At age 40, Christine Greiner wanted a career change.
“I went to college right out of high school but I never graduated,” she said. “I got married young and started a family.”
Greiner had worked as a secretary since graduating high school, but she wanted to be a teacher. Stopping or reducing work for years, plus the cost of traditional universities, wasn’t an option.
“We’re a two-income household, so I knew I had to keep working full time,” she said.
So Greiner started taking classes at Western Governors University of Washington, an online public school. While taking classes, she continued to work as a secretary. Three years later, Greiner is now biology teacher at Riverside High School.
Expediting the teacher certification process is something that some educators and school administrators see as a necessary step in addressing a national and statewide teacher shortage.
Mary Templeton, Spokane Public Schools director of certificated personnel, said the district is interested in encouraging para-educators and others who work in schools – but aren’t fully certified teachers – to pursue their teaching degrees.
In particular, that could help recruit in perennially understaffed areas, such as special education, science and math.
“A lot of us, Spokane included, are investigating how do we do that,” Templeton said.
The district is collaborating with Washington State University and in the fall sent a survey to para-educators asking if they had an “interest in moving further down the path in their education,” she said.
WGU Washington is hoping to help fill this shortage, according to Richard Cummins, WGU Washington’s chancellor.
“I heard one principal tell me basically ‘I know someone who I would hire tomorrow but they don’t have a credential,’ ” Cummins said.
WGU is an online, competency-based nonprofit university. It was created and endorsed by Washington’s Legislature in 2011.
In 2016-17, 40 percent of WGU Washington’s teaching graduates earned degrees in high-shortage areas – math, science and special education, according to spokeswoman Janae Frisch.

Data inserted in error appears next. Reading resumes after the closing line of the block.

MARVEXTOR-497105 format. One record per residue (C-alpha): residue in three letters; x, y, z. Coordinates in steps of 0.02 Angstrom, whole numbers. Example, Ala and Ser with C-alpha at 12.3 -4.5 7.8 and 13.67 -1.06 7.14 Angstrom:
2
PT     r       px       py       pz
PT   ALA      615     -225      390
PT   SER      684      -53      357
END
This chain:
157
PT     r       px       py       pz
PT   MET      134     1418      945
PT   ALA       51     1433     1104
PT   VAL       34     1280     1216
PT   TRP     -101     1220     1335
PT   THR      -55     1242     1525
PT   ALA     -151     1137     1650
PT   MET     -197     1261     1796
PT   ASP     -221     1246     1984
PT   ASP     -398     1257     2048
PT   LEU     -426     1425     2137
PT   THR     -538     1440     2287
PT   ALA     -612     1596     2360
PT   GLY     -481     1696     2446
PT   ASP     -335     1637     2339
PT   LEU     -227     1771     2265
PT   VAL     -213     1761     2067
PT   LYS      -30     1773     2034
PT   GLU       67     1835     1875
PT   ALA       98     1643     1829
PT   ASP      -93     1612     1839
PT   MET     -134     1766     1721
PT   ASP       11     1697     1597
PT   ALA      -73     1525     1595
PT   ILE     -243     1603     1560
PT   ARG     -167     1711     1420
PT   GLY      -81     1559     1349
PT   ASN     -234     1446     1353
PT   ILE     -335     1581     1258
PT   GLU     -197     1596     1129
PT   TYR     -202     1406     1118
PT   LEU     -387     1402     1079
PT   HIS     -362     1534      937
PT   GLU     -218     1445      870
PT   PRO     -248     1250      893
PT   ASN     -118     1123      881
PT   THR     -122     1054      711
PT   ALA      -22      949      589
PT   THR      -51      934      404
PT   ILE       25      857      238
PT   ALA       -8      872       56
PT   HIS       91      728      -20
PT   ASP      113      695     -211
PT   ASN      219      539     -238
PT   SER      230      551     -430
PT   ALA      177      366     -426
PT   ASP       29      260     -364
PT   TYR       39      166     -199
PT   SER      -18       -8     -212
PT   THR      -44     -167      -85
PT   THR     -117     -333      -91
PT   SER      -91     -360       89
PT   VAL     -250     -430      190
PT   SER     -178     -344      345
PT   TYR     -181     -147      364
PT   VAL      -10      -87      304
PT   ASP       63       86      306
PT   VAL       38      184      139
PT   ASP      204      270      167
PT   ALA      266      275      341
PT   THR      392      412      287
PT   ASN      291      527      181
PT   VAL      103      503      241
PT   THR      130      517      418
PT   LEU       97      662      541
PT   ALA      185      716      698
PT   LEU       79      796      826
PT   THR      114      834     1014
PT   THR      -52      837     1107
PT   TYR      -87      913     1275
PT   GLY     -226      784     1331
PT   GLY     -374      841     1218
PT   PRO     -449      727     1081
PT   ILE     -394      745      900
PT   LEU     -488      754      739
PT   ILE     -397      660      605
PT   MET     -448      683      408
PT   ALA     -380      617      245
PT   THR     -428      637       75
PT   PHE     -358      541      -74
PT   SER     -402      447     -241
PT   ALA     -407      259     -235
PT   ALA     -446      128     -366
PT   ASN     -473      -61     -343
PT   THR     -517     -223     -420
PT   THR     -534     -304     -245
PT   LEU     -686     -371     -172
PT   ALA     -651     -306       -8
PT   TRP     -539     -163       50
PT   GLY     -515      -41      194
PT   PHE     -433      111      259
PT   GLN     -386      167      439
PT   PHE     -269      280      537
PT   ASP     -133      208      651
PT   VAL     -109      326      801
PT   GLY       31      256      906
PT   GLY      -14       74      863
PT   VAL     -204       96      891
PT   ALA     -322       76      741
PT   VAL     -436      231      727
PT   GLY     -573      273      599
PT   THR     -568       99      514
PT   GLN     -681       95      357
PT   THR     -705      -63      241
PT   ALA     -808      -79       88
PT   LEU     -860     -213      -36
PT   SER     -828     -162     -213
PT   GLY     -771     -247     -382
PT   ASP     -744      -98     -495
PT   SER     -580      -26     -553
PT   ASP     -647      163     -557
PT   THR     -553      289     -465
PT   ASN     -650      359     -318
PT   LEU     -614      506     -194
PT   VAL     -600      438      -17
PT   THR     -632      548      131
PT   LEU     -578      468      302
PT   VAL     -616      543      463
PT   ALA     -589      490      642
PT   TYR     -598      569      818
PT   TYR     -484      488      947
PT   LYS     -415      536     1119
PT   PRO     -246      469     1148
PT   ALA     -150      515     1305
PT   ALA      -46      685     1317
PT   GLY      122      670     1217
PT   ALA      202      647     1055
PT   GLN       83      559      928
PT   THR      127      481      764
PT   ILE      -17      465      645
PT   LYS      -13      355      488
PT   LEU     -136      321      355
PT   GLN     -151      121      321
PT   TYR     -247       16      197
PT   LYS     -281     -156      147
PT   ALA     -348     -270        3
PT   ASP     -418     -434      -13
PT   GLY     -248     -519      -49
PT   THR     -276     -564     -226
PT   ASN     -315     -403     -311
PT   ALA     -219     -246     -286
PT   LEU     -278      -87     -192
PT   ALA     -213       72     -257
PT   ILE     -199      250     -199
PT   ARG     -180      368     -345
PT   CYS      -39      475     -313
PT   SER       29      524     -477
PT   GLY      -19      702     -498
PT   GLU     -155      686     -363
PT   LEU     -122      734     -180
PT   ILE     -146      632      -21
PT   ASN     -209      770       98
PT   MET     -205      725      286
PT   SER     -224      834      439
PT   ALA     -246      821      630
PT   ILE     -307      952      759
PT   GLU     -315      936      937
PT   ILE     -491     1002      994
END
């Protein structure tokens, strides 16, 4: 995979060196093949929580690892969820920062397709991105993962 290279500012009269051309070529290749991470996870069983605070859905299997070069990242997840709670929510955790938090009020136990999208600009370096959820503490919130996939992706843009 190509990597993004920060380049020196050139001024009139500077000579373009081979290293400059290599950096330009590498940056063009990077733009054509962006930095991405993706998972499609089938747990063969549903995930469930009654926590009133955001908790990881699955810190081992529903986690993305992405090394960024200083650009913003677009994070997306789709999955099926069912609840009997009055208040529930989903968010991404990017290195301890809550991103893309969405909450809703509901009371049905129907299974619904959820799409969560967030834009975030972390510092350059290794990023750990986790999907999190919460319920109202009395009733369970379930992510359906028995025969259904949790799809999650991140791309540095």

According to a survey of Washington teachers and principals from 2016, 20 percent of principals surveyed said they were in a “crisis mode” in hiring certificated teachers while 70 percent said they were in a “struggling, but getting-by mode.”
WGU costs significantly less than a standard university and allows students to skip subjects or classes after passing competency-based tests. Greiner spent about $18,000 for her three years in school.
Greiner said she found WGU to be rigorous and helpful.
“They keep a watchful eye on you, and they don’t let you run amok yourself,” she said.
Cummins said WGU targets those who already work in schools, but aren’t yet teachers, like para-educators.
“There is a pool of individuals who have demonstrated an interest in education, love working with kids but don’t have the degree,” Cummins said.
“Frankly, our state needs as many teachers as possible,” he added.
Templeton said by focusing on hiring more aggressively and helping teachers earn their certifications the state’s second largest district no longer has a teacher shortage.
But it’s a precarious situation, especially for special education and other hard-to-fill teaching positions.
“We’re crossing our fingers that nobody retires,” Templeton said.
The district has started hiring year-round and providing more thoughtful mentorship to new teachers. The district is planning to apply for a grant that would provide tuition reimbursements for para-educators who go back to school, Templeton said.
As for Greiner, she’s in the process of getting a master’s degree with WGU.
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